Film & TV

Film Review – Pan

Having read a number of negative reviews, I went into Pan with relatively low expectations. After all, there have been so many movies and re-makes about Peter Pan in the past, how could this one offer any originality or flare?

However, I must say I was pleasantly surprised. Stylistically, I could not find fault. Aesthetically, in this version, Neverland has been re-imagined in a much more vibrant and tribalistic manner. Some of the steampunk elements of the film did seem out of place at the start, yet are now somehow implanted in my own interpretation of Neverland. In this way, Joe Wright has found  a great deal of success in his choices of direction.

The performances of Hugh Jackman (Blackbeard) and Garret Hedlund (James Hook) were both highly commendable and were the standout actors throughout the film. This being said, not everything in the film was that impressive, forcing me to concur with some of the scathing reviews this film has thus far received. In places, the script came across as lack-lustre, particularly at the start of the film where the audience is left far too long without any excitement or, in fact, plot. On another note, there are several moments in the film that seem random and irrelevant to the main storyline. Cara Delevigne’s appearance as the mermaids in the notorious ‘mermaid lagoon’, seemed to serve the sole purpose of getting a model to pose at various camera angles and get another celebrity name into the credits. The other example being the musical entry for Blackbeard, where a crowd of onlookers in some sort of cavern start singing “Here we are now, entertain us!” At that point I think everyone in the cinema shared a moment of bewilderment and embarrassment.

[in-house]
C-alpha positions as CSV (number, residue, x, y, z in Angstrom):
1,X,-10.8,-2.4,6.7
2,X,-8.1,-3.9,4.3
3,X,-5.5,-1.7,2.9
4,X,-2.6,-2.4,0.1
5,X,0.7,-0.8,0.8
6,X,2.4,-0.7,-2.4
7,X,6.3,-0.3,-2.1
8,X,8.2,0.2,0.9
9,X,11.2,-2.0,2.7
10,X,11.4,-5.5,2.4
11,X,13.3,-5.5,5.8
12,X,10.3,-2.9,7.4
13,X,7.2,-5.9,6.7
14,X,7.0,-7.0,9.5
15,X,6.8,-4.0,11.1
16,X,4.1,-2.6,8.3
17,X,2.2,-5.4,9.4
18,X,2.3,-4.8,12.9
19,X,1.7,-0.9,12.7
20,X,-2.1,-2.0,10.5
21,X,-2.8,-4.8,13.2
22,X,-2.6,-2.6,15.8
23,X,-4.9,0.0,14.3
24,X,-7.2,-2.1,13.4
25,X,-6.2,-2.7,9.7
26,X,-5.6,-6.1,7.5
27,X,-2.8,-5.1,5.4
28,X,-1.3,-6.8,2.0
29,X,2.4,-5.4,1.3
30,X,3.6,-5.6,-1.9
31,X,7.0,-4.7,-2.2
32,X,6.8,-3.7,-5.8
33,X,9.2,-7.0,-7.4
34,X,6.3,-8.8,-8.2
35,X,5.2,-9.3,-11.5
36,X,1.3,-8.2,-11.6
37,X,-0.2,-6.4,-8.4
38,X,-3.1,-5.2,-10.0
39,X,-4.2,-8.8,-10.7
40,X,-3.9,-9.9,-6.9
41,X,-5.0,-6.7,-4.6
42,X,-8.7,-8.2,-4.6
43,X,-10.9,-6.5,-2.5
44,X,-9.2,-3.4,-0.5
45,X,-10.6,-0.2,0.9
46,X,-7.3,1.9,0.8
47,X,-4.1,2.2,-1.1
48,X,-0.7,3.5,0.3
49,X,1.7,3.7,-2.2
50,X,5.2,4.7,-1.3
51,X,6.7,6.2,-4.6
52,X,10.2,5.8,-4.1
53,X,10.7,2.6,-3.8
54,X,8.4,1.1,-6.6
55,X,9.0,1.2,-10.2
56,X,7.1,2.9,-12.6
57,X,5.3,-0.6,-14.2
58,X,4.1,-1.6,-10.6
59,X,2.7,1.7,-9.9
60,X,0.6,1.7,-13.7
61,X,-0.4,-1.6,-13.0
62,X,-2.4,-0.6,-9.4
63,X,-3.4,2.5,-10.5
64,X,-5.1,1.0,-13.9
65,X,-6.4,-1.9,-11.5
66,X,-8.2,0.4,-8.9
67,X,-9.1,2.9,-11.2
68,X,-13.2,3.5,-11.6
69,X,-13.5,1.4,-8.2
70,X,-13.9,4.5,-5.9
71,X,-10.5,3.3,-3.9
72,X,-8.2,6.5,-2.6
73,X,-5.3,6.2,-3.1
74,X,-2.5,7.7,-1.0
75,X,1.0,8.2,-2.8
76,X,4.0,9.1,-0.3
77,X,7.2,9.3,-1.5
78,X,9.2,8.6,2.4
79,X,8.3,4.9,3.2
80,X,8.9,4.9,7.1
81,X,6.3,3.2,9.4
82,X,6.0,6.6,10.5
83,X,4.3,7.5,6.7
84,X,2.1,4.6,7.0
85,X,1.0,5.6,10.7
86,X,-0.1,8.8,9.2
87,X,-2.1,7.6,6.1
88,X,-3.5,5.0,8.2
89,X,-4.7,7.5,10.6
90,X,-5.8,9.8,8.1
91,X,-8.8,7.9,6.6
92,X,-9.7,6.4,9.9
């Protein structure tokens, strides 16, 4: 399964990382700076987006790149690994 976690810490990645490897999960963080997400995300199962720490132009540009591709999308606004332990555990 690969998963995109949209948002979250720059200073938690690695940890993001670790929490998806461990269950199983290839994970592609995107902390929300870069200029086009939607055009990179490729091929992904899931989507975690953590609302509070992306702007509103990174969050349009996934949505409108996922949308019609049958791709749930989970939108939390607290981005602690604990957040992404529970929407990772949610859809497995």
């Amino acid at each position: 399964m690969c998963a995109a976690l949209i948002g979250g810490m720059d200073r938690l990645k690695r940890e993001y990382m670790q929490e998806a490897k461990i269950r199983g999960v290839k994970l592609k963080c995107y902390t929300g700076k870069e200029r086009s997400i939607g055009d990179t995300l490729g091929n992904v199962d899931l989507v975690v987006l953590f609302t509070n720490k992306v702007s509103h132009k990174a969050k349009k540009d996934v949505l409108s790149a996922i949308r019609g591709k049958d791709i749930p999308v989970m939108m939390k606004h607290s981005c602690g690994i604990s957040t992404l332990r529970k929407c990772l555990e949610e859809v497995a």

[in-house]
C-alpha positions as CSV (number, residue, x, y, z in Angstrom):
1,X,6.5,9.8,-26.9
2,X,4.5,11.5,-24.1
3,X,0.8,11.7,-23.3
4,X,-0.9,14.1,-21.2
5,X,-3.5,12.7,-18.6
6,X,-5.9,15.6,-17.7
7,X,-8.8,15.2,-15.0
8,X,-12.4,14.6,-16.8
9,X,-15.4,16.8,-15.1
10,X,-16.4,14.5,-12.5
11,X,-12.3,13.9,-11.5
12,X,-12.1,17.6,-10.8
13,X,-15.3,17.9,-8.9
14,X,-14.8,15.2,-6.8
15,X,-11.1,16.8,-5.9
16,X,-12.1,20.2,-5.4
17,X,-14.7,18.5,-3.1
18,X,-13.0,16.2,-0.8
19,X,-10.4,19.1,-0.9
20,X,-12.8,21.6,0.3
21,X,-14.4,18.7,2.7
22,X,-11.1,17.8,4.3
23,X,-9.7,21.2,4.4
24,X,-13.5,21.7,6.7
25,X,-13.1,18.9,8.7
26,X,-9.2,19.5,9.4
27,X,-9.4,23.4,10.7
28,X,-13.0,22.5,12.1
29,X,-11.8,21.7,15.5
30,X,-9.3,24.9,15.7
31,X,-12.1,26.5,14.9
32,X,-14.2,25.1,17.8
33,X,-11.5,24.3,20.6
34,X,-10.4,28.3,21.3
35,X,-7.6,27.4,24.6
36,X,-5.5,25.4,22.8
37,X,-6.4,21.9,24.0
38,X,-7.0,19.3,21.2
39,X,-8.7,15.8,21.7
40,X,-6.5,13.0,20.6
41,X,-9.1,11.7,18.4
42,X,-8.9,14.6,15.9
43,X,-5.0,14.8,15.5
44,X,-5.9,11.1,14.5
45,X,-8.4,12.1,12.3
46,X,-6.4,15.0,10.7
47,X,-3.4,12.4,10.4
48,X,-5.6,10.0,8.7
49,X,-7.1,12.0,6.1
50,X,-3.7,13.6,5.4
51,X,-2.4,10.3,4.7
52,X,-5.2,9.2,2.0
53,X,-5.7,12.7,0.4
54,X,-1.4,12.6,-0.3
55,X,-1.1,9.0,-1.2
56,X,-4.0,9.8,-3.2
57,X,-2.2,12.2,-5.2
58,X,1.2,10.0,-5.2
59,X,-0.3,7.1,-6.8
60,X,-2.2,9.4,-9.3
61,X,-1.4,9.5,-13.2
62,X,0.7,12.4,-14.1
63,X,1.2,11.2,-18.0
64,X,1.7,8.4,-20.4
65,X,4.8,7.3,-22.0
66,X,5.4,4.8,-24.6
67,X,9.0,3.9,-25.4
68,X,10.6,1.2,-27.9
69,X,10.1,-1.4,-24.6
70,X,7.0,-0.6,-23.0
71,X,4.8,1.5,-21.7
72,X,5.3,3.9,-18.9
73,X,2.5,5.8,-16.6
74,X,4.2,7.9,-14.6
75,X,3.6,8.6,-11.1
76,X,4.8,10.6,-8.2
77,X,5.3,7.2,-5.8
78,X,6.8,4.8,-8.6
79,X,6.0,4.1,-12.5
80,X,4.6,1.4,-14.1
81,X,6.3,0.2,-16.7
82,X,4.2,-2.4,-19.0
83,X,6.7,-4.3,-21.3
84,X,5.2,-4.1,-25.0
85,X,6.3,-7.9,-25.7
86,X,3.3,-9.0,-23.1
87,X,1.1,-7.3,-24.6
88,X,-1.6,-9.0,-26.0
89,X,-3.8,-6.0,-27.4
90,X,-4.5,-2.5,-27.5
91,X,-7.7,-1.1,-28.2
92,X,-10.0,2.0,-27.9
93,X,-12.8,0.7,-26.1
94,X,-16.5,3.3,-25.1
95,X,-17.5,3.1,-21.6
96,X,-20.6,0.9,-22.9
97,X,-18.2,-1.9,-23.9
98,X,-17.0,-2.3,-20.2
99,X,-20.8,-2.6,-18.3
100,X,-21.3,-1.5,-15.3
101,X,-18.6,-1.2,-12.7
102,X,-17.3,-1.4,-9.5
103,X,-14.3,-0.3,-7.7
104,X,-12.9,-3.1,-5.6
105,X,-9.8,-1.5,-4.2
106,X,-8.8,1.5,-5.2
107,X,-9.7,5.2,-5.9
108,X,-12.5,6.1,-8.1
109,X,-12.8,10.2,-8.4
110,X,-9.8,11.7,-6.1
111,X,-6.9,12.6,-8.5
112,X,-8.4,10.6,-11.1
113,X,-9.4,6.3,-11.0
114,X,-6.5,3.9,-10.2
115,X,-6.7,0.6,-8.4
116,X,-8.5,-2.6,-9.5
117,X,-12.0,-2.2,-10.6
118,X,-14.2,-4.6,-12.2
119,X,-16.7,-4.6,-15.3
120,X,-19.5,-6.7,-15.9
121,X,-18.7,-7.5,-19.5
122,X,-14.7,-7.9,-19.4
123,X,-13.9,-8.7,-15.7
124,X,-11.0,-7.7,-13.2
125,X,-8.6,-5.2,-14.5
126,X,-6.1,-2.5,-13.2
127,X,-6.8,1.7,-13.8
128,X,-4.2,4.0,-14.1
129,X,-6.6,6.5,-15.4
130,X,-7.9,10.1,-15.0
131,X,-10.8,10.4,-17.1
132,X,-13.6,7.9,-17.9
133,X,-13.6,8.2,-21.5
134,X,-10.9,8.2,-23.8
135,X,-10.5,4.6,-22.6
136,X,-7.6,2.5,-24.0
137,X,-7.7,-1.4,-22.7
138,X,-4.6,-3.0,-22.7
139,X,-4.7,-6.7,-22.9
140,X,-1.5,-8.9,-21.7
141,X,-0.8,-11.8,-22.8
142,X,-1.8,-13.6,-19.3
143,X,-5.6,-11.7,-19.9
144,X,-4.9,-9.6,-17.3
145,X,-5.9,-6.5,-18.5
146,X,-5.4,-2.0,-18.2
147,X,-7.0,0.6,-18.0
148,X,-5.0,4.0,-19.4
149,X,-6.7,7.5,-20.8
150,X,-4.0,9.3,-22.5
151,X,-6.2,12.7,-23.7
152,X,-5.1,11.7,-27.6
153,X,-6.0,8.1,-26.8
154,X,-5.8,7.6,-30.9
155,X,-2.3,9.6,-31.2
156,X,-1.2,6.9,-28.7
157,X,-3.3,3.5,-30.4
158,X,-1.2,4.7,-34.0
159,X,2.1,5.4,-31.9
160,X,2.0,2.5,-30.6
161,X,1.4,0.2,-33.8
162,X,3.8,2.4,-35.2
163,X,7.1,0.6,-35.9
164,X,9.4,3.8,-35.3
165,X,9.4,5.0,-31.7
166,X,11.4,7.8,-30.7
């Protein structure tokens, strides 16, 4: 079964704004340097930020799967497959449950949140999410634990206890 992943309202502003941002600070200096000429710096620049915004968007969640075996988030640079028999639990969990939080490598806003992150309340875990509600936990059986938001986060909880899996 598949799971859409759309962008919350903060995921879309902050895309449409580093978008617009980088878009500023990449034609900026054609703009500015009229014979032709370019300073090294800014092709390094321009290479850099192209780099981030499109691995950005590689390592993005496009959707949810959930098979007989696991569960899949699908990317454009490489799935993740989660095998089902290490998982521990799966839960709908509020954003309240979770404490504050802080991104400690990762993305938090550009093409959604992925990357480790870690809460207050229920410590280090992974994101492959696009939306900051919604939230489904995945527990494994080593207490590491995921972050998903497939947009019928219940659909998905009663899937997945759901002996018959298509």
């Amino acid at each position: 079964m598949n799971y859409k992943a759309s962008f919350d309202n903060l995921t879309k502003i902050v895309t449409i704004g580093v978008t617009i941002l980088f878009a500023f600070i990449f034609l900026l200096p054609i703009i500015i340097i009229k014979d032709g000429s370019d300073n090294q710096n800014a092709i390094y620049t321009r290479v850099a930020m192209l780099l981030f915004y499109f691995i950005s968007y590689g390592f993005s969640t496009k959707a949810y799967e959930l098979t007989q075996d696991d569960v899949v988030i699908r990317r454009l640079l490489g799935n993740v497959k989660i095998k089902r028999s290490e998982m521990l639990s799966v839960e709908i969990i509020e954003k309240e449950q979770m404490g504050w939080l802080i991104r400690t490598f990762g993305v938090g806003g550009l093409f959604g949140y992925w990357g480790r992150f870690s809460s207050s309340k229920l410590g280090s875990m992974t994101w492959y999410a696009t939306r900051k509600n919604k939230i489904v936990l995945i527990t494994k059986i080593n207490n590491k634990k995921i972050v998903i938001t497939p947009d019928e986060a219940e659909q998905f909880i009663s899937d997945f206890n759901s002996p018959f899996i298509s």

“Some of the steampunk elements of the film did seem out of place at the start, yet are now somehow implanted in my own interpretation of Neverland”

A complete lack of depth also held the film back. It raises several interesting and original concepts but only touches on them, failing to make it anything truly unique. One such concept being the idea that the fairy dust or ‘pixum’ was the source of the eternal youth, and Blackbeard’s sole motivation behind his inhabitance and enslavement of the boys on Neverland, yet the audience only see this once with Blackbeard reversing his age? This seemed like a huge waste of potential for the plot. The love interest between Tiger Lily (Rooney Mara) and James Hook was an element of the film I wanted to love but unfortunately couldn’t, as it was simply not made to be an integral component of the film which, given the amount of screen time it was given, it should have been. In relation to the ‘whitewashing’ of Tiger Lily, I can only comment by saying that in my opinion they should’ve at least attempted to represent the Native American culture that is in the original story, rather than having Tiger Lily as an almost stereotypical ‘white girl’ in tribal festival gear, and the ‘Pan’, their greatest warrior as a Japanese fighter. The lack of effort with realistic casting in this regard was almost as laughable as it was concerning.

Overall, Pan was a decent outing to Neverland so don’t let the critics put you off going to see it. This being said, there was a lot more potential to this film than was realised in production.


Cathy Cooper

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